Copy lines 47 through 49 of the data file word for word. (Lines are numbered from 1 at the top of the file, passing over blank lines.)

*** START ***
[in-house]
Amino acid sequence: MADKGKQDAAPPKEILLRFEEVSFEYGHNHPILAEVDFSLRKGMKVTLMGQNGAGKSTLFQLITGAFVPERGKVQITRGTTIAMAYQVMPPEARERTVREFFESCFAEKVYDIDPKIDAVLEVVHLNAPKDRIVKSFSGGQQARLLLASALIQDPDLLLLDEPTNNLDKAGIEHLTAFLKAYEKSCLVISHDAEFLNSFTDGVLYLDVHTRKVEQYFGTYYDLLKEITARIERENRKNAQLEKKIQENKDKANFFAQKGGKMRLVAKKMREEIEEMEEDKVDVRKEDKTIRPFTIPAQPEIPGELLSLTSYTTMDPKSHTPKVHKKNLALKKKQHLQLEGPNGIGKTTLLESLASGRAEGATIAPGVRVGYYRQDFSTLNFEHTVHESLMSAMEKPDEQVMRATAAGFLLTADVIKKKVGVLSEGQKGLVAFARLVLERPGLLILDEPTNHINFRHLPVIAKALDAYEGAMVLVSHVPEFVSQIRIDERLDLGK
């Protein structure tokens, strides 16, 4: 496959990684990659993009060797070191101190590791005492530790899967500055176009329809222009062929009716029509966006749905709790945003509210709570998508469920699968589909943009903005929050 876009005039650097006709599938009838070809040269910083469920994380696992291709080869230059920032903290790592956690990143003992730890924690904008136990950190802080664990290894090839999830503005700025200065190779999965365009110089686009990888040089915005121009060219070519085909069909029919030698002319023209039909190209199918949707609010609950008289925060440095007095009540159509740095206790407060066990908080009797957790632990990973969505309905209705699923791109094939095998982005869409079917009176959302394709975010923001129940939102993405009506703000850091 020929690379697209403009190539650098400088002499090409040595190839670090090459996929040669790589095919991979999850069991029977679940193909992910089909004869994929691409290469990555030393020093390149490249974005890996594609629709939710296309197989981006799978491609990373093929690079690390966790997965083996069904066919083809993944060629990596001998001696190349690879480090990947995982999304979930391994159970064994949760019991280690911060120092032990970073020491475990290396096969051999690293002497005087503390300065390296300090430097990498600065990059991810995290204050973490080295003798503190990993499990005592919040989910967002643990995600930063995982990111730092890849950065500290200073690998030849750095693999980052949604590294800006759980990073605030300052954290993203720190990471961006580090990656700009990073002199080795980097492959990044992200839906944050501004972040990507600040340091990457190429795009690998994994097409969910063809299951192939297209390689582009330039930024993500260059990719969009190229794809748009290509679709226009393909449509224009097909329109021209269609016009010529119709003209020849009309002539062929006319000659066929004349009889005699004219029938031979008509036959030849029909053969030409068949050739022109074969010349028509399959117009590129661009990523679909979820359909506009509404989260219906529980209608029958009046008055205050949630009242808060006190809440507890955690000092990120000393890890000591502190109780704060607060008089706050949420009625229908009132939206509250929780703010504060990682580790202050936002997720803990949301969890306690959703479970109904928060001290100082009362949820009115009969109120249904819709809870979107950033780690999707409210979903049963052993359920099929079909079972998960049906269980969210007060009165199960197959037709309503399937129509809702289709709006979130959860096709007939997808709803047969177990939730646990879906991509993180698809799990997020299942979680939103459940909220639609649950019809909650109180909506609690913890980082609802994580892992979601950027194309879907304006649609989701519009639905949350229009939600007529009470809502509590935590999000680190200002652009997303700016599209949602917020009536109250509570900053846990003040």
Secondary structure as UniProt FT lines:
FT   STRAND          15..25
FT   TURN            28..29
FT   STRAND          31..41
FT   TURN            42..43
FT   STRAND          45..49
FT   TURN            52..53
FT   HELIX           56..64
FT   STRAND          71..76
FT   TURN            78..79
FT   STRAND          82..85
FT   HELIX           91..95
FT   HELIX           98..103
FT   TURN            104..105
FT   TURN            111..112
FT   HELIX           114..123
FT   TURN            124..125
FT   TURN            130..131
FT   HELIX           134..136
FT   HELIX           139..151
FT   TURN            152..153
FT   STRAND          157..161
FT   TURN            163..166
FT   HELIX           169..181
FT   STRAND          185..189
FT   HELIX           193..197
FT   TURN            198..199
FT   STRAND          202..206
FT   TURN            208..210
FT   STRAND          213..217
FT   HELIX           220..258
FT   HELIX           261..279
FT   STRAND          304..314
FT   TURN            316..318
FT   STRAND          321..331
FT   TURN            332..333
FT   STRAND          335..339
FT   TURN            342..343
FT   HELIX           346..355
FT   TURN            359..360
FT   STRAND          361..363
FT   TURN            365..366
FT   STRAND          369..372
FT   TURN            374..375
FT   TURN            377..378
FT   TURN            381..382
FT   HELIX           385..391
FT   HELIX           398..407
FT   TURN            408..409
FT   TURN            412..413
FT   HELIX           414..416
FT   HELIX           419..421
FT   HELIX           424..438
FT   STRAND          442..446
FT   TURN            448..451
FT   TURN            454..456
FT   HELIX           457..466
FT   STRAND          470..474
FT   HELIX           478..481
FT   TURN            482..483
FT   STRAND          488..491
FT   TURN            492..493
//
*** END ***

FT   TURN            374..375
FT   TURN            377..378
FT   TURN            381..382